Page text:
Even the official artwork was in a league of its own, drawn by comic artist Adam Warren. Before the success of his Empowered series, he was known for his distinct manga-style artwork, which can be seen from the Featured Image alone. Warren's artwork remains one of the coolest things about SSX 3, providing insight into how the SSX riders enjoy themselves when not on the slopes. As you can see, they are all partygoers when not pushing each other to the edge of a snowy ridge. Each rider also has a biography that provides bonus lore, detailing how each rider connects to others.

Credit: Adam Warren

I haven't even begun to talk about the music. Every song from the SSX 3 soundtrack is engraved in my brain, from the Black Eyed Peas, Thrice, Dan the Automator, and so much more. What I didn't realize was that certain tracks play during races, which are the more energetic tunes. Other tracks play during trick events which are more groovy and hip-hop based, allowing the player to focus on high scores. As much as I can say about this game, it's not perfect by any means. Several fan favorites do not make a return in SSX 3, including Eddie, Marisol, Brodie, and several others. While they exist in the game as unlockable skins, they do not have any voices tied to them sadly.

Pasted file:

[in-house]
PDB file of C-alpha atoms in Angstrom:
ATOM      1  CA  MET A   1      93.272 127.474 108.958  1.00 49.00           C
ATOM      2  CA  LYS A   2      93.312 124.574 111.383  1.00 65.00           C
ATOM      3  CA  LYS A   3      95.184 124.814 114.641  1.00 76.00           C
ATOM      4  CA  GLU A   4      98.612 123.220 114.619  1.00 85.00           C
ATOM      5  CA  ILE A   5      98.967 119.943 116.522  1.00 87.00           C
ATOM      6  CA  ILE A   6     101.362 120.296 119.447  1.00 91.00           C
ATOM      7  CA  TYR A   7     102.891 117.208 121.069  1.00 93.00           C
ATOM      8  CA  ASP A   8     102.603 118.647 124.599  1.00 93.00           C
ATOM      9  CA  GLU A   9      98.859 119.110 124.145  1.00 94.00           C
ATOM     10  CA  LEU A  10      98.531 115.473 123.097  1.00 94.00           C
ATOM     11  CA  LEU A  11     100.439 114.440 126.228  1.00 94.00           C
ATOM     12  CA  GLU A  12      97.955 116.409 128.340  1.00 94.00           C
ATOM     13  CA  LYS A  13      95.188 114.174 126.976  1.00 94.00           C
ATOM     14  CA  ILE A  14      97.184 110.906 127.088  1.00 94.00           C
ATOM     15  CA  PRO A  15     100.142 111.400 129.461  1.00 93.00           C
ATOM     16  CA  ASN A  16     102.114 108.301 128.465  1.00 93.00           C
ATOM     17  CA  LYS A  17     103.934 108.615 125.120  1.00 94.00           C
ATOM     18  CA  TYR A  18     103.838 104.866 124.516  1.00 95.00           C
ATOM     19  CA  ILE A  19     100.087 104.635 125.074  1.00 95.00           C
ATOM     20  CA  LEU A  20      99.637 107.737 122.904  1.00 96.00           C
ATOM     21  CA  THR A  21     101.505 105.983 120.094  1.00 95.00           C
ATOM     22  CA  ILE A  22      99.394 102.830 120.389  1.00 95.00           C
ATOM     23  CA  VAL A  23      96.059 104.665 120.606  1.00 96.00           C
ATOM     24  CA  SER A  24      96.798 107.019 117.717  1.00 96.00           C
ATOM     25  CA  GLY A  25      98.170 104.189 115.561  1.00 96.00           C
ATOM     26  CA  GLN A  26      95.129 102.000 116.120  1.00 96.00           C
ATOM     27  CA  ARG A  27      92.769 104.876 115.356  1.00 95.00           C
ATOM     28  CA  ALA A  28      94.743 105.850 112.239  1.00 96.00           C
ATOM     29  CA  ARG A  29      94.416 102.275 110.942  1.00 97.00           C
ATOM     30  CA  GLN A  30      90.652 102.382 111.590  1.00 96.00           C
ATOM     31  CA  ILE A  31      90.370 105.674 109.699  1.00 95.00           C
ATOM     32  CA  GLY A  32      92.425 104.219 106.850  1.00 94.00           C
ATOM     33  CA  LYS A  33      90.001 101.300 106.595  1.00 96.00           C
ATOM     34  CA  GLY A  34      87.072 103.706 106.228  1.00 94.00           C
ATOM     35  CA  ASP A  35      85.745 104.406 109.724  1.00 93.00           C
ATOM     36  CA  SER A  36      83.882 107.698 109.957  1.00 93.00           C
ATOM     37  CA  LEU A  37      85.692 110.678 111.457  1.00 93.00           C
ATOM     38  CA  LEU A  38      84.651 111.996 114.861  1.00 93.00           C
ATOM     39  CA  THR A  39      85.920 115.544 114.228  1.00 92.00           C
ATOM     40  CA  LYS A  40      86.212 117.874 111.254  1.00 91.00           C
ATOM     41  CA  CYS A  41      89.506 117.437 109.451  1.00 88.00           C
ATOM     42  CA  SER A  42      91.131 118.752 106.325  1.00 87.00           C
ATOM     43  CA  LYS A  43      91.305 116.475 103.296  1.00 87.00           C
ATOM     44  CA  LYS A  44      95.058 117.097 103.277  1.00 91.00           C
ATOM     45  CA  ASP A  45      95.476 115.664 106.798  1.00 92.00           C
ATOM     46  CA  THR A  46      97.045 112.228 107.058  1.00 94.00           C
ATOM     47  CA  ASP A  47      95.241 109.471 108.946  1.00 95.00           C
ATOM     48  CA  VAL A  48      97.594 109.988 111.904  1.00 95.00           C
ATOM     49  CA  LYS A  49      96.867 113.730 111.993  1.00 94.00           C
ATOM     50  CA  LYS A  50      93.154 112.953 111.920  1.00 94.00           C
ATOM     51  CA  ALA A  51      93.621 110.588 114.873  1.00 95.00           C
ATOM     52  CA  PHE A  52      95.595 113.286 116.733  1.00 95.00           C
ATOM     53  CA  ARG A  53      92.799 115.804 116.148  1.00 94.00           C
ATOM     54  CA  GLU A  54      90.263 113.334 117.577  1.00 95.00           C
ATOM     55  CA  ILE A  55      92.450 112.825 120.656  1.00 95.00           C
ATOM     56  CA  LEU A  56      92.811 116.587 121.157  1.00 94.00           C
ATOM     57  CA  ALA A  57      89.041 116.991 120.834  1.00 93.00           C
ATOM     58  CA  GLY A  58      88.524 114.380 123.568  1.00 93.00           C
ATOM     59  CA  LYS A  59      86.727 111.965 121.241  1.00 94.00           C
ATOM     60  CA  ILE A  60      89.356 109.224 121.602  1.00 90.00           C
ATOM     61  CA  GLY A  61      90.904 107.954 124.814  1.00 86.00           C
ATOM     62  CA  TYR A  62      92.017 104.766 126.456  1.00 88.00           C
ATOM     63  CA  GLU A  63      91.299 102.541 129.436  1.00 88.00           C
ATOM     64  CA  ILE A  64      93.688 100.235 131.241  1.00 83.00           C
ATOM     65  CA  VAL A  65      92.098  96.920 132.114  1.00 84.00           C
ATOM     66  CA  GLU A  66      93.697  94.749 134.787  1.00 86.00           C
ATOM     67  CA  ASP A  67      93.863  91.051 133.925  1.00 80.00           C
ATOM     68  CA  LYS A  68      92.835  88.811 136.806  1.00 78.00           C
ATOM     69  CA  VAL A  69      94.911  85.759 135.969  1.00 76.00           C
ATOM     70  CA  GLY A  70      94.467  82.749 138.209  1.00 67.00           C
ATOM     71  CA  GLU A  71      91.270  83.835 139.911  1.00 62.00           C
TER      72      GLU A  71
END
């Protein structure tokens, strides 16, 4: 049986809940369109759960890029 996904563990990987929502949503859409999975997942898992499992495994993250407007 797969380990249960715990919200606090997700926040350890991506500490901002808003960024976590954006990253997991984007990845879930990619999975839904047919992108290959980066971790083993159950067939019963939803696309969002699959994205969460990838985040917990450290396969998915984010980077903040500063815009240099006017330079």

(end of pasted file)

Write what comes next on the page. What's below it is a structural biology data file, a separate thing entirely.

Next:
The control scheme also requires a bit of time to get used to as the riders feel a bit heavier to gravity this time around. There are some game-breaking glitches including warp abuse, but that has been with the series since the beginning in SSX. Still, take any speedrun of SSX 3 and marvel at how easy it is to rip the game apart from its seams. This also opens up the game's replay value as the main mode is the core mode for SSX 3. Every character's campaign is the same and all of the main characters are unlocked from the start.

Just one of many examples...

Would I recommend playing this game as we approach 2023? Absolutely yes. With the game being available on Xbox as it's backward compatible with Xbox One and Xbox Series X, it's possible for an entirely new generation to try out one of EA Games' best games when the company was at its summit (no pun intended). If there was a starting point to begin one's SSX journey, SSX 3 is the perfect beginning.